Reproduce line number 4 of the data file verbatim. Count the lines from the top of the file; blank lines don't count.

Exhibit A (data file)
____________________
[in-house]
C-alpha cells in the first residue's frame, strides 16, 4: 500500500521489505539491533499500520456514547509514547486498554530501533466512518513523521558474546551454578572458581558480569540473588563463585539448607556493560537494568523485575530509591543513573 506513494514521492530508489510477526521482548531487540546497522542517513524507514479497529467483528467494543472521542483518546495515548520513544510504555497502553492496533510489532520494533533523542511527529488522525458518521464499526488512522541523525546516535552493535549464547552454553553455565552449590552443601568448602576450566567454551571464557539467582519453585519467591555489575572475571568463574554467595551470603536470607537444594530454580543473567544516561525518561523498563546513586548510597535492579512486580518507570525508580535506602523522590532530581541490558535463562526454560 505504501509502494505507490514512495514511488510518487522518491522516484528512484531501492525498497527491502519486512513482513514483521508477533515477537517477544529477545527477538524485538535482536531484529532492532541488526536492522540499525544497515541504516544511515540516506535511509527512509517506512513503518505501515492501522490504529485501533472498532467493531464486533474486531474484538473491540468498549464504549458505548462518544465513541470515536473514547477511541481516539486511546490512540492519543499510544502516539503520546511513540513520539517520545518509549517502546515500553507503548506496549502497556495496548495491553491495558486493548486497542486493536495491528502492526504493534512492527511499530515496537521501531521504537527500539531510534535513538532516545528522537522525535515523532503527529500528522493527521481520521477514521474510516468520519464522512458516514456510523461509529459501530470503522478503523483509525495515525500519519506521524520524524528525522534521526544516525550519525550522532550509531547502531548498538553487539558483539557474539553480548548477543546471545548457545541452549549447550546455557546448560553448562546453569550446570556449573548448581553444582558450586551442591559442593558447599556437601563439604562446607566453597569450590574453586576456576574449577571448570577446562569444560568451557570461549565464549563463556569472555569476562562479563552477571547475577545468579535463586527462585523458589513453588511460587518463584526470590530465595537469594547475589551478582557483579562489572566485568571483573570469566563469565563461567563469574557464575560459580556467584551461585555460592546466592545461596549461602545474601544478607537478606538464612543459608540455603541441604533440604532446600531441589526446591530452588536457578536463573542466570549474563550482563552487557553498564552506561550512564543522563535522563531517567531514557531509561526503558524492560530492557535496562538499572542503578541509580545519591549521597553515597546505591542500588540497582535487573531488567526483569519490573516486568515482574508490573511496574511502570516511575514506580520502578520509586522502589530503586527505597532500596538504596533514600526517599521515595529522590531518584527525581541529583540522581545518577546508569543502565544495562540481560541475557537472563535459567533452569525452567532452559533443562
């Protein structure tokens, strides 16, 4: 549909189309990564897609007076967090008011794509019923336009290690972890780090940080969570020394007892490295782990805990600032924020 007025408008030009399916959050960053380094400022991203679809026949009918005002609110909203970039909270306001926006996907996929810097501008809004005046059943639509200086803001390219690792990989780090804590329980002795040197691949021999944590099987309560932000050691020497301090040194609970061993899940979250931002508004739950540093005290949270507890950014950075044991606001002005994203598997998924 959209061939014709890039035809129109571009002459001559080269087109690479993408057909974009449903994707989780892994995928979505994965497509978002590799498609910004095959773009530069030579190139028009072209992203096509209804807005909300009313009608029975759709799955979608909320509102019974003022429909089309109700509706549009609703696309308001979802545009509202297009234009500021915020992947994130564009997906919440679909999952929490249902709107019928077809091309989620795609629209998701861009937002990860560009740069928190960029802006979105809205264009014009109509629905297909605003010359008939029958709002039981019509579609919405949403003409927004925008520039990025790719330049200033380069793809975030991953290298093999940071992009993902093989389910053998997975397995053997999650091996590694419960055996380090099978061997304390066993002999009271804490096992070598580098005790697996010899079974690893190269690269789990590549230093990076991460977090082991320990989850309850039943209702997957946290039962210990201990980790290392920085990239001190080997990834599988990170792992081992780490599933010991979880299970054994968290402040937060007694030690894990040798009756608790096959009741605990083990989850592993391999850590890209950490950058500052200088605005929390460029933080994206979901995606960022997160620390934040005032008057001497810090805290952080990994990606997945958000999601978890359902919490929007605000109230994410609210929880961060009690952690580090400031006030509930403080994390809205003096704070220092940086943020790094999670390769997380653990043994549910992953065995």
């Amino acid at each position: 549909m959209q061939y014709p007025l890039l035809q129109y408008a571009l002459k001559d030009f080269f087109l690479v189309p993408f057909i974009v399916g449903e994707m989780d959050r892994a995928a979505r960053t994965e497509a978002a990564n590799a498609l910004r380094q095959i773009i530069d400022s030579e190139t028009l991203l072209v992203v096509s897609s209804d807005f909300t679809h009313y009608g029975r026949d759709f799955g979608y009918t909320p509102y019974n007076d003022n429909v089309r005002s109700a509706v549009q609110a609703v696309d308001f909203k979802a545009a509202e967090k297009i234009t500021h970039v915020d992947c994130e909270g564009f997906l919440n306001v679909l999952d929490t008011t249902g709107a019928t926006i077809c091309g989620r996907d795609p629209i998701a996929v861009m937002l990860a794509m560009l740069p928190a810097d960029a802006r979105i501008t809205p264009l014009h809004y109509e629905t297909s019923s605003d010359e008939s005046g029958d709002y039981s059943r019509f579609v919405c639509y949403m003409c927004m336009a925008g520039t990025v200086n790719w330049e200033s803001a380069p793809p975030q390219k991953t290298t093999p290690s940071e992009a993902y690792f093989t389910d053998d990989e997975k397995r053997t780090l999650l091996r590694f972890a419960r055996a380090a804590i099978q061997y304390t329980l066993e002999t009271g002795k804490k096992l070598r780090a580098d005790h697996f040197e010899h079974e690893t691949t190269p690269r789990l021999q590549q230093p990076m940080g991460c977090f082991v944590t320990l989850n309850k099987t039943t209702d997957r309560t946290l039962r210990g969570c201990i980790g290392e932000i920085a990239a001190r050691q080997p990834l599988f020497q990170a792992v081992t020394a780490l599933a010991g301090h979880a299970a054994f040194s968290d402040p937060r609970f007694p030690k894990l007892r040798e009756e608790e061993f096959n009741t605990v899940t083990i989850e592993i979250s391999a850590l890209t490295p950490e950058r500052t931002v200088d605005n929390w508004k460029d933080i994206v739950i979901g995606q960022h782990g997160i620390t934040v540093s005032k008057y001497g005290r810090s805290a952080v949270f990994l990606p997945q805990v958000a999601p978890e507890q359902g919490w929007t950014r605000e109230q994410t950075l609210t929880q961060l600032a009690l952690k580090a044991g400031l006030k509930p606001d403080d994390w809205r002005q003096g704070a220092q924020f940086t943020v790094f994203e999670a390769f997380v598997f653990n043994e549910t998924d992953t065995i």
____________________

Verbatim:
């Amino acid at each position: 549909m959209q061939y014709p007025l890039l035809q129109y408008a571009l002459k001559d030009f080269f087109l690479v189309p993408f057909i974009v399916g449903e994707m989780d959050r892994a995928a979505r960053t994965e497509a978002a990564n590799a498609l910004r380094q095959i773009i530069d400022s030579e190139t028009l991203l072209v992203v096509s897609s209804d807005f909300t679809h009313y009608g029975r026949d759709f799955g979608y009918t909320p509102y019974n007076d003022n429909v089309r005002s109700a509706v549009q609110a609703v696309d308001f909203k979802a545009a509202e967090k297009i234009t500021h970039v915020d992947c994130e909270g564009f997906l919440n306001v679909l999952d929490t008011t249902g709107a019928t926006i077809c091309g989620r996907d795609p629209i998701a996929v861009m937002l990860a794509m560009l740069p928190a810097d960029a802006r979105i501008t809205p264009l014009h809004y109509e629905t297909s019923s605003d010359e008939s005046g029958d709002y039981s059943r019509f579609v919405c639509y949403m003409c927004m336009a925008g520039t990025v200086n790719w330049e200033s803001a380069p793809p975030q390219k991953t290298t093999p290690s940071e992009a993902y690792f093989t389910d053998d990989e997975k397995r053997t780090l999650l091996r590694f972890a419960r055996a380090a804590i099978q061997y304390t329980l066993e002999t009271g002795k804490k096992l070598r780090a580098d005790h697996f040197e010899h079974e690893t691949t190269p690269r789990l021999q590549q230093p990076m940080g991460c977090f082991v944590t320990l989850n309850k099987t039943t209702d997957r309560t946290l039962r210990g969570c201990i980790g290392e932000i920085a990239a001190r050691q080997p990834l599988f020497q990170a792992v081992t020394a780490l599933a010991g301090h979880a299970a054994f040194s968290d402040p937060r609970f007694p030690k894990l007892r040798e009756e608790e061993f096959n009741t605990v899940t083990i989850e592993i979250s391999a850590l890209t490295p950490e950058r500052t931002v200088d605005n929390w508004k460029d933080i994206v739950i979901g995606q960022h782990g997160i620390t934040v540093s005032k008057y001497g005290r810090s805290a952080v949270f990994l990606p997945q805990v958000a999601p978890e507890q359902g919490w929007t950014r605000e109230q994410t950075l609210t929880q961060l600032a009690l952690k580090a044991g400031l006030k509930p606001d403080d994390w809205r002005q003096g704070a220092q924020f940086t943020v790094f994203e999670a390769f997380v598997f653990n043994e549910t998924d992953t065995i």